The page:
The Role of Financial Speculation in the Food Price Crisis – Ron Oswald

“High-Level Panel on the Food Crisis, Production,
Investment and Decent Work” – 97th ILO International
Labour Conference, Geneva, June 11, 2008

Contribution of Ron Oswald, General Secretary, IUF
The IUF welcomes this ILO policy discussion on the link between food
security, production, investment and decent work, because it is precisely
these dimensions of the present crisis which are missing from much of the
analysis and policy proposals on offer today, including the conclusions of the
recent FAO High Level Conference on World Food Security, which we
therefore regard as a failure.
One of the reasons for this failure is that the food crisis is seen mainly in
terms of the rapid escalation in food prices over the past three years. Yet this
is only one manifestation of a persistent, longer-term crisis in which the right
to adequate food is denied to more than 800 million people, including those
who work in agriculture. Recall that in 1996 the Rome Declaration on World
Food Security stated, “We consider it intolerable that more than 800 million
people throughout the world, and particularly in developing countries, do not
have enough food to meet their basic nutritional needs.” And this was when
the global prices of major agricultural commodities were collapsing, hitting
their lowest levels in three decades. Whether agricultural prices are hitting
record highs or record lows, hundreds of millions of people continue to be
denied the right to food.
In 2002, the IUF published “The WTO and the World Food System”. We
began by asking, “If access to safe, nutritious food is a fundamental human
right, why are 820 million people living in hunger today? Why are people in
food-exporting countries living in hunger, and why are agricultural workers
among the malnourished? If the value of annual global exports in agricultural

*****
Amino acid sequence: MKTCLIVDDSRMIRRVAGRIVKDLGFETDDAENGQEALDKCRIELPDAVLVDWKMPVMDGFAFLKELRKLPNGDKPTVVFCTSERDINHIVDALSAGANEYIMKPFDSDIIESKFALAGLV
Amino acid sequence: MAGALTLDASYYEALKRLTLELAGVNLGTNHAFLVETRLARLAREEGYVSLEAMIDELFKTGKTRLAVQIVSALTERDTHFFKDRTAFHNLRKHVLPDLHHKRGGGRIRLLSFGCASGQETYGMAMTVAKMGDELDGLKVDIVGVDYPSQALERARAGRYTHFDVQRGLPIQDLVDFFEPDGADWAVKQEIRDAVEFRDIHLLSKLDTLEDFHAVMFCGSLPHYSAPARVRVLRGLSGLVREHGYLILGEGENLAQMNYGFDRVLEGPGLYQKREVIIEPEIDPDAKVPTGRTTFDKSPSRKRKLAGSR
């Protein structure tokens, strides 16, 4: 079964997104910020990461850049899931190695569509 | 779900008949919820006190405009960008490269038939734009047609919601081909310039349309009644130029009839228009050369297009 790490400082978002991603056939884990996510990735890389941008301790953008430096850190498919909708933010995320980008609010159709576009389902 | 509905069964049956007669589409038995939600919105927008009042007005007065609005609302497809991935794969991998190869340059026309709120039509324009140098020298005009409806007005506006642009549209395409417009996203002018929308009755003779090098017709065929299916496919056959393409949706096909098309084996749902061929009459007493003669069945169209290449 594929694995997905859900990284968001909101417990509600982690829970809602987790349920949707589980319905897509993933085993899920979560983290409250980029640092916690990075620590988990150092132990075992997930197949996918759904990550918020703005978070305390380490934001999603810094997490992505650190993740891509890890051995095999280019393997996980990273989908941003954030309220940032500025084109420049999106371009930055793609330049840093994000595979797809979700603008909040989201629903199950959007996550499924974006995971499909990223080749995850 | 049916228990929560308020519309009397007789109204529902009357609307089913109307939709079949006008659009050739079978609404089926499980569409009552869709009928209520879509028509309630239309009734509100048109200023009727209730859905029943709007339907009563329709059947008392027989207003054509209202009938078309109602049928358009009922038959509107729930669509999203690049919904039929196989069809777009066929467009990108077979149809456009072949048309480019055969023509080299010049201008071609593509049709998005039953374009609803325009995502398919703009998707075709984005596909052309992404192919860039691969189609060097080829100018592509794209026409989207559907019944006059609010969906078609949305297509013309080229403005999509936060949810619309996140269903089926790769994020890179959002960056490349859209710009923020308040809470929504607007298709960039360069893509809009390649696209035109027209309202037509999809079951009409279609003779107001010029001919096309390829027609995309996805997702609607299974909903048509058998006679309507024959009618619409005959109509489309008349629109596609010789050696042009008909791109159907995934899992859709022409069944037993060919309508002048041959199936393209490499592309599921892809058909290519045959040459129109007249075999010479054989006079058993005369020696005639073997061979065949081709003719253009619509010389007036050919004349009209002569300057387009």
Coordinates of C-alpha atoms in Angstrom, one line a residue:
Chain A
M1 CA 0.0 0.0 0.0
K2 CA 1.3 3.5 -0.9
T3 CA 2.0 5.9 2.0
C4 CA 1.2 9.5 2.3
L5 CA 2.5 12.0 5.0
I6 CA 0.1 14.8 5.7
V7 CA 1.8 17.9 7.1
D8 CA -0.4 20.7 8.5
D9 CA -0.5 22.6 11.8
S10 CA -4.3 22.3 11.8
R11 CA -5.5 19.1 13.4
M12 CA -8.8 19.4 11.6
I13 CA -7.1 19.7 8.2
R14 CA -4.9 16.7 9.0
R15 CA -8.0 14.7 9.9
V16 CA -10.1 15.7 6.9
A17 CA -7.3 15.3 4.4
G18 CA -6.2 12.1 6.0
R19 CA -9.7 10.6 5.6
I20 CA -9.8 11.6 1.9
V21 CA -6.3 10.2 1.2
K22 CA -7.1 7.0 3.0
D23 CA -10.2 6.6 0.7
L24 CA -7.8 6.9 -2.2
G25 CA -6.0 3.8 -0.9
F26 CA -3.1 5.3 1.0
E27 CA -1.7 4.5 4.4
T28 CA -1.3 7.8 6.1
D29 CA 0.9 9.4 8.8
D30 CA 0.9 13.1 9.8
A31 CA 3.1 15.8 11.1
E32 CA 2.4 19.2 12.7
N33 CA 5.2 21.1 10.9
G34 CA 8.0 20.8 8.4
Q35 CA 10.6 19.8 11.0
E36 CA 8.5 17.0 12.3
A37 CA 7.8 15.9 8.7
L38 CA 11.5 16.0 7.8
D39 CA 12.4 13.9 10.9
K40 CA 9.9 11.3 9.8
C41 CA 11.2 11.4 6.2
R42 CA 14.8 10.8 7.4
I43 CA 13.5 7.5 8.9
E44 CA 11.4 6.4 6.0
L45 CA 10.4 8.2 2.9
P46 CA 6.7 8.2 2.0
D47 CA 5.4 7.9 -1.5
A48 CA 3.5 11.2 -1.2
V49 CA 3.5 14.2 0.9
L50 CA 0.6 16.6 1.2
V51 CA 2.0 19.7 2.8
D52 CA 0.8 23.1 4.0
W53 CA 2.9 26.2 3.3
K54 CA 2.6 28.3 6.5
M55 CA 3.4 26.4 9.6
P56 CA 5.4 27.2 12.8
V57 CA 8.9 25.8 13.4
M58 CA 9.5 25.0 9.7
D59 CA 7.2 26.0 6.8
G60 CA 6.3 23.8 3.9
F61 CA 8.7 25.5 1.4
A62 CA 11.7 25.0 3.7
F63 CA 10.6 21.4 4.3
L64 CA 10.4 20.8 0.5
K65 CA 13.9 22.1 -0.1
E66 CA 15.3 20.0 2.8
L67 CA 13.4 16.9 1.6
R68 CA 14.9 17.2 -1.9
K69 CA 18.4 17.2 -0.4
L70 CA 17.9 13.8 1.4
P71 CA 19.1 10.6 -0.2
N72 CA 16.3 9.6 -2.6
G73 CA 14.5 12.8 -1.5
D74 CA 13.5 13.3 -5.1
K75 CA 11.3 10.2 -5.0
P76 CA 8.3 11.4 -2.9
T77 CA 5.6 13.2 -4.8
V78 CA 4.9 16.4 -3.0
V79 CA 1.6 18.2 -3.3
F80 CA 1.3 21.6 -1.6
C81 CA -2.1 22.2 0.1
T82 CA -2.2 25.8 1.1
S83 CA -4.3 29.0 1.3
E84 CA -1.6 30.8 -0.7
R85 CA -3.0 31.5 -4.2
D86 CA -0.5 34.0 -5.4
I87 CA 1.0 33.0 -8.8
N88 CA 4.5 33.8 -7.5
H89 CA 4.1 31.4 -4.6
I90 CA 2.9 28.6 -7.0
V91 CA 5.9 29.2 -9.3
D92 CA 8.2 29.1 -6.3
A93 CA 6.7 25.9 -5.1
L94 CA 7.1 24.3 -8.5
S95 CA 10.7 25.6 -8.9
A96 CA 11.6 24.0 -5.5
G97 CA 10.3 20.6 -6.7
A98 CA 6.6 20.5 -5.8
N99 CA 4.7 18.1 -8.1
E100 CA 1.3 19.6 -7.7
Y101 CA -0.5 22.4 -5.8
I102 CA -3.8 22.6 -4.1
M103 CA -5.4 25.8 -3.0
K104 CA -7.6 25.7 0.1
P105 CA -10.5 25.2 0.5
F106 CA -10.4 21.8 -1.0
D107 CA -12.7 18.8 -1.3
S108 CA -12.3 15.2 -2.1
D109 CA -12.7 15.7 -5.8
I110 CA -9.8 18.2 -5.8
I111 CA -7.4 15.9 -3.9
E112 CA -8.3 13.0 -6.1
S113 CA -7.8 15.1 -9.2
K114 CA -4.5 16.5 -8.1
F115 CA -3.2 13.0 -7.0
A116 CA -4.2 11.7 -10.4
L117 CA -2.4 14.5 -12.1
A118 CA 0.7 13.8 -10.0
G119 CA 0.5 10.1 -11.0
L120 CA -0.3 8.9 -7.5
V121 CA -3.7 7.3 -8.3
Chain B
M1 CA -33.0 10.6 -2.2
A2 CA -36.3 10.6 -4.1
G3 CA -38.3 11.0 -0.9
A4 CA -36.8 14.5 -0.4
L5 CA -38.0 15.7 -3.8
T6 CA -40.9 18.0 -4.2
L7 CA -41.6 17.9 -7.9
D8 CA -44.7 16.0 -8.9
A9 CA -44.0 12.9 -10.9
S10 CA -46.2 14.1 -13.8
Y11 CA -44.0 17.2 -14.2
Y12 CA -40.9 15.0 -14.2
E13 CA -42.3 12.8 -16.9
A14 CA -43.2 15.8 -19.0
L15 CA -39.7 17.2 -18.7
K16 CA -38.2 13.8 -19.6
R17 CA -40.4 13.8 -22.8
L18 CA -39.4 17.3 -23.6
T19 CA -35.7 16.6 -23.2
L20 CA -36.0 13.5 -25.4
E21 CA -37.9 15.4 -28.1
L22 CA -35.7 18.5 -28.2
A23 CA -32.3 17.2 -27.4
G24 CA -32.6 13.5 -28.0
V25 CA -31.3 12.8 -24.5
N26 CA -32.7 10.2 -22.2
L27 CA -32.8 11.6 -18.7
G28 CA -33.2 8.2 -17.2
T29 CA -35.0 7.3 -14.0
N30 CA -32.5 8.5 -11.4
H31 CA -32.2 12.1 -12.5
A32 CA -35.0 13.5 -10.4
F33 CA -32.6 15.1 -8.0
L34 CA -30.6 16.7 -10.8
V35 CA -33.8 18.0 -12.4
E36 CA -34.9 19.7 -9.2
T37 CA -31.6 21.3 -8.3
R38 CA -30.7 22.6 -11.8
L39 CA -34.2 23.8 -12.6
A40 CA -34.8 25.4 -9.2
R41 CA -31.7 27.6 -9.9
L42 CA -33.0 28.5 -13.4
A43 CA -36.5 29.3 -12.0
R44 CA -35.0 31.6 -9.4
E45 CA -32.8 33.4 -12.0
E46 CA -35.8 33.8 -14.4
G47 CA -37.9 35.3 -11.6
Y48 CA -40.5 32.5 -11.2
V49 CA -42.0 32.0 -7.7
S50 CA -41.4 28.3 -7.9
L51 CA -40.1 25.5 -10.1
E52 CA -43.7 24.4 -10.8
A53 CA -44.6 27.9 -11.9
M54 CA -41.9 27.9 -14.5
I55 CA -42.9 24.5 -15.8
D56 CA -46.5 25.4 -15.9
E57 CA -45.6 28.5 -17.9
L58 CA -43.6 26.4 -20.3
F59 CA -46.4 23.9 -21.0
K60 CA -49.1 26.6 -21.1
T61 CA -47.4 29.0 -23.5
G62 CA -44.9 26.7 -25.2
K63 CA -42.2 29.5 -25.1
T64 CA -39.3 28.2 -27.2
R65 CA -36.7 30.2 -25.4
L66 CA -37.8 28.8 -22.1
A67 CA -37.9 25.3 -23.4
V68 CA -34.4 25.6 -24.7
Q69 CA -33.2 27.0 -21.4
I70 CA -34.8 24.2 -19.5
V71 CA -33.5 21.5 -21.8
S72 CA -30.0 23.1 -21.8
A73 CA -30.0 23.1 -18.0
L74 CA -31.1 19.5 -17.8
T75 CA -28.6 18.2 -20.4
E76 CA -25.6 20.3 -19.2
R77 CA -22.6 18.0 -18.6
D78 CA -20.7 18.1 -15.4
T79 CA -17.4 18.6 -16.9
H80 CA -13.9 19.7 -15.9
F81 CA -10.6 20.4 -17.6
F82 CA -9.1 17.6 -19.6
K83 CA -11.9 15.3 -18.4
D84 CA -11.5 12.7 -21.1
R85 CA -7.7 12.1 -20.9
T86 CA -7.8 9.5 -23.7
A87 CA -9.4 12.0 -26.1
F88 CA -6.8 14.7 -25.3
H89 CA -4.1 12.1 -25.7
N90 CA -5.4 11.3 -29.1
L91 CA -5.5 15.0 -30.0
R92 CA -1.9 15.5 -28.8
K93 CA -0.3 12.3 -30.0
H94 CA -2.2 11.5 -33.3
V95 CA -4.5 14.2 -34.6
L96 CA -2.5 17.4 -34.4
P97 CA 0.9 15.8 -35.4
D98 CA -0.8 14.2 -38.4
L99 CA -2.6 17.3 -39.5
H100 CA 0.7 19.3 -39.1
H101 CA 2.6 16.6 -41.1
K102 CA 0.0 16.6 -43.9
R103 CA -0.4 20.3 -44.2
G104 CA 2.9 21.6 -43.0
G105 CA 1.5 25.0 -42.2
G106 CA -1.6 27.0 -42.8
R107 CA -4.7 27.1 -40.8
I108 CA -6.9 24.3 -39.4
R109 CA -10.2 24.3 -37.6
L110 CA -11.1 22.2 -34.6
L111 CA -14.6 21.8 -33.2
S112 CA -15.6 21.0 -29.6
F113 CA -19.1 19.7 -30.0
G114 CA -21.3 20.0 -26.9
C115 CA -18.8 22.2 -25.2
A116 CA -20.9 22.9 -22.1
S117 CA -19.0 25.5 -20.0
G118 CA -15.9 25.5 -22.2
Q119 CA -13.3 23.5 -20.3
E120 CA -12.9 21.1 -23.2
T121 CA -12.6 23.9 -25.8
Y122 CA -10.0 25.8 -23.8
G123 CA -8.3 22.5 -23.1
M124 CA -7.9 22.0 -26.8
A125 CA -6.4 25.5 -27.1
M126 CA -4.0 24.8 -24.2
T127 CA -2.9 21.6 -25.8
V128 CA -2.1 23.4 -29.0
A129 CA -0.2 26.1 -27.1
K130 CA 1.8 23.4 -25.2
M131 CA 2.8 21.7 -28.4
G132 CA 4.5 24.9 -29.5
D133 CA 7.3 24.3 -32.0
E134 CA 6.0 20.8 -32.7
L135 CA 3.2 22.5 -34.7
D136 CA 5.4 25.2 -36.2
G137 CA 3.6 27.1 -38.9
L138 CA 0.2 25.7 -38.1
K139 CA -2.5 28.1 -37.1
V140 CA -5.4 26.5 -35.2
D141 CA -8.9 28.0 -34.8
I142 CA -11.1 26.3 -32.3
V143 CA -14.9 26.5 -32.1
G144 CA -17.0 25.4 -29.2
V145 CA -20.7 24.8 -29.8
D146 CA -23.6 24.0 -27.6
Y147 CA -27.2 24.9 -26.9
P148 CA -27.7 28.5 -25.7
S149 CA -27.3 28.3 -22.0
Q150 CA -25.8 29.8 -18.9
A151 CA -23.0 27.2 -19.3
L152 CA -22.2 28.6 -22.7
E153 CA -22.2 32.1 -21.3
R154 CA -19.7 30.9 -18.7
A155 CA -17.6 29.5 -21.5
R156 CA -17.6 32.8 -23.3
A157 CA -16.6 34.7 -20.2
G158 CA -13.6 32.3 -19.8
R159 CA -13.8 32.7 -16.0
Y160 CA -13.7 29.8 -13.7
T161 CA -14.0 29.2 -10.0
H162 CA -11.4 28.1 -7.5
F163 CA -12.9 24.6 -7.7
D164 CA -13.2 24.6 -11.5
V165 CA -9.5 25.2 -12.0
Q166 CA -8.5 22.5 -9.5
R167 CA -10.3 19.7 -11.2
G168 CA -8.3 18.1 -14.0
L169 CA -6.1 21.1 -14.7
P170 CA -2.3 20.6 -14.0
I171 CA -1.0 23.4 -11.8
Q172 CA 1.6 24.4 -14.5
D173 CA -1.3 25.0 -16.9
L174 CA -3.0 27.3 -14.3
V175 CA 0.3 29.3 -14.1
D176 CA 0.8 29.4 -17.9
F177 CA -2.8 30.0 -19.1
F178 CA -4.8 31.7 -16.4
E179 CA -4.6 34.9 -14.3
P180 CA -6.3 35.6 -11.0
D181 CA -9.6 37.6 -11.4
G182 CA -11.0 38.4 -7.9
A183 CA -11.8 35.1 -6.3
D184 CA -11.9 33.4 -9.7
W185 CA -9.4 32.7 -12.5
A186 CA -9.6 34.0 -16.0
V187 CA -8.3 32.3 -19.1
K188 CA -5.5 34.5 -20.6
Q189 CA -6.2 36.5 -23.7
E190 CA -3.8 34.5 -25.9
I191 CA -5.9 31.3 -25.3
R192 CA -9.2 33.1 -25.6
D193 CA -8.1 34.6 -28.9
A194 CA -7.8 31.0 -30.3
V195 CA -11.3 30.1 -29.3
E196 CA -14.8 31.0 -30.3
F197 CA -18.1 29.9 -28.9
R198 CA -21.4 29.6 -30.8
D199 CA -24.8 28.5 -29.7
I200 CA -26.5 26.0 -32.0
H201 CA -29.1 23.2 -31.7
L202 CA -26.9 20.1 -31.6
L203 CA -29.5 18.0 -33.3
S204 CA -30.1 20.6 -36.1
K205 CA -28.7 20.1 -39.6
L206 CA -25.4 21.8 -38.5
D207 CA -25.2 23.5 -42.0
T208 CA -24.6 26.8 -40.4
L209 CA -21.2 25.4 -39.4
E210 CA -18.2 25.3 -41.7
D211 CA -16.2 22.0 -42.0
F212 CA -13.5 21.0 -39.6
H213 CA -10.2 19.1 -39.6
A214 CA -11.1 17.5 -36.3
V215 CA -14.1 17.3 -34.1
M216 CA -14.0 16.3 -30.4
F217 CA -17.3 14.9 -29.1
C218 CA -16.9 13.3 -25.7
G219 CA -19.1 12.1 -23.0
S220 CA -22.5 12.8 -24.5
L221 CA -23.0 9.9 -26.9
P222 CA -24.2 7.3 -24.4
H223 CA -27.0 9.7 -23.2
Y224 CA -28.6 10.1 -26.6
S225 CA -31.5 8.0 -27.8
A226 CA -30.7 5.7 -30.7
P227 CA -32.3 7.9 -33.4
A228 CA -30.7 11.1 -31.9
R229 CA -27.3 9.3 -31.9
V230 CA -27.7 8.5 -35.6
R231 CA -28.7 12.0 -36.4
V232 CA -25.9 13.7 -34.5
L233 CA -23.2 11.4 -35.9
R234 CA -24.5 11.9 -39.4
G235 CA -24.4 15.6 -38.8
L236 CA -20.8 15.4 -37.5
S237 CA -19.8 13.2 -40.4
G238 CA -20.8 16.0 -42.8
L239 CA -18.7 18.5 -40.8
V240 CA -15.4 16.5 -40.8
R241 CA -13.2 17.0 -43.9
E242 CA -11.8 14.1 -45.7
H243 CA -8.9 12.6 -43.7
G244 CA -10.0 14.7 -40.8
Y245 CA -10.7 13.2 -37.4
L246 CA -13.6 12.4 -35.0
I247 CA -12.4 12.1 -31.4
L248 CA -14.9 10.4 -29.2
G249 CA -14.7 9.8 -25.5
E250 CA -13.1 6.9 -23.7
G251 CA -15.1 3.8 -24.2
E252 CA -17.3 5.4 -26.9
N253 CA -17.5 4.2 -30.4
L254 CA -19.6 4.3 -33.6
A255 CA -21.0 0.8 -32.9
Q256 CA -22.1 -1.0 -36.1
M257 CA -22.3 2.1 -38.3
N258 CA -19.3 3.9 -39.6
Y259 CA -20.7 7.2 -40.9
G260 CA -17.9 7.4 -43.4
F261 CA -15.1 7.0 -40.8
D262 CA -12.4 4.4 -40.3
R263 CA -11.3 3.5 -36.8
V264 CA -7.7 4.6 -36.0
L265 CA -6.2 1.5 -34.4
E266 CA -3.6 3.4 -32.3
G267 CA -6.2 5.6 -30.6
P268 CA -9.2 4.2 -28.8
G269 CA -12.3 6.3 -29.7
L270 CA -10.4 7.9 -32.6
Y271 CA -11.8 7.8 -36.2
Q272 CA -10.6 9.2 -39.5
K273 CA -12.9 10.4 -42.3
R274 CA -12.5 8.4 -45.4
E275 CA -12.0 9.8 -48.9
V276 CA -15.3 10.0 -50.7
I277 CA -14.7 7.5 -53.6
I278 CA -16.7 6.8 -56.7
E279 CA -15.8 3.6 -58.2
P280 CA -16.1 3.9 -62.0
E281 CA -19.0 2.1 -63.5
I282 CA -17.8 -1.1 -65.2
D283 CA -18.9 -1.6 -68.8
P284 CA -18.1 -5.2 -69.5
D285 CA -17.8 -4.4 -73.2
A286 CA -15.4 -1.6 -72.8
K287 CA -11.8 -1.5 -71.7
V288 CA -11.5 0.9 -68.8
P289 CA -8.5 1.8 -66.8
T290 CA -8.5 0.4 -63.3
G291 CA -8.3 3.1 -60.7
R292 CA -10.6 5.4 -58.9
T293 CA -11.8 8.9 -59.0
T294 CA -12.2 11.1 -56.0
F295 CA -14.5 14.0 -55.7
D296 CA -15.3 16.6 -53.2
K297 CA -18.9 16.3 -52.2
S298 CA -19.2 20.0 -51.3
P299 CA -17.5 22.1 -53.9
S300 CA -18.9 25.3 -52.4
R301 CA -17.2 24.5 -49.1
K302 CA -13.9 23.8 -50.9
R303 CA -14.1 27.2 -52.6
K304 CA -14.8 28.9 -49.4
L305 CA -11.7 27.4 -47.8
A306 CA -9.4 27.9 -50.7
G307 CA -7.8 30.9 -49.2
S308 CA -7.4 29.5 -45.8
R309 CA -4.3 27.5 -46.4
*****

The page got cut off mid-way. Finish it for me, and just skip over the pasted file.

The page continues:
products is USD 545 billion, why do waged agricultural workers and small
farmers register among the highest levels of global poverty? More than half of
the world’s workforce is engaged in agricultural production. Why then are the
conditions under which food is produced so destructive to the health and wellbeing
of these people?”
Since 2002, global agricultural trade has steadily increased to over USD 700
billion – and that figure is before the recent hyperinflation. Where are the
benefits of expanding trade in agriculture promised us by the WTO, whose
Doha Round the FAO urges be concluded as the main solution to global
hunger? In 2007, the FAO estimated that 850 million people were chronically
malnourished, though food production continued to outpace population
growth. Now, in 2008, even the IMF is speaking of an additional 100 million
potential new victims of starvation.
A system which routinely condemns over 800 million people to hunger and
malnutrition is self-evidently in permanent crisis. From the standpoint of
international human rights law, which establishes the universal right of all
human beings to adequate, affordable nutrition and the obligation of
governments to ensure that that right is defended and fulfilled, the system is
more than a failure. It is a crime. Among the foremost victims of this massive
violation of the right to food are the nearly half a billion women and men who
help produce the food we all depend on: waged agricultural workers.
What is new today is the near-simultaneous appearance of mass protests in
some 30 countries which has elevated this ongoing violation of human rights
to a potential political crisis for governments.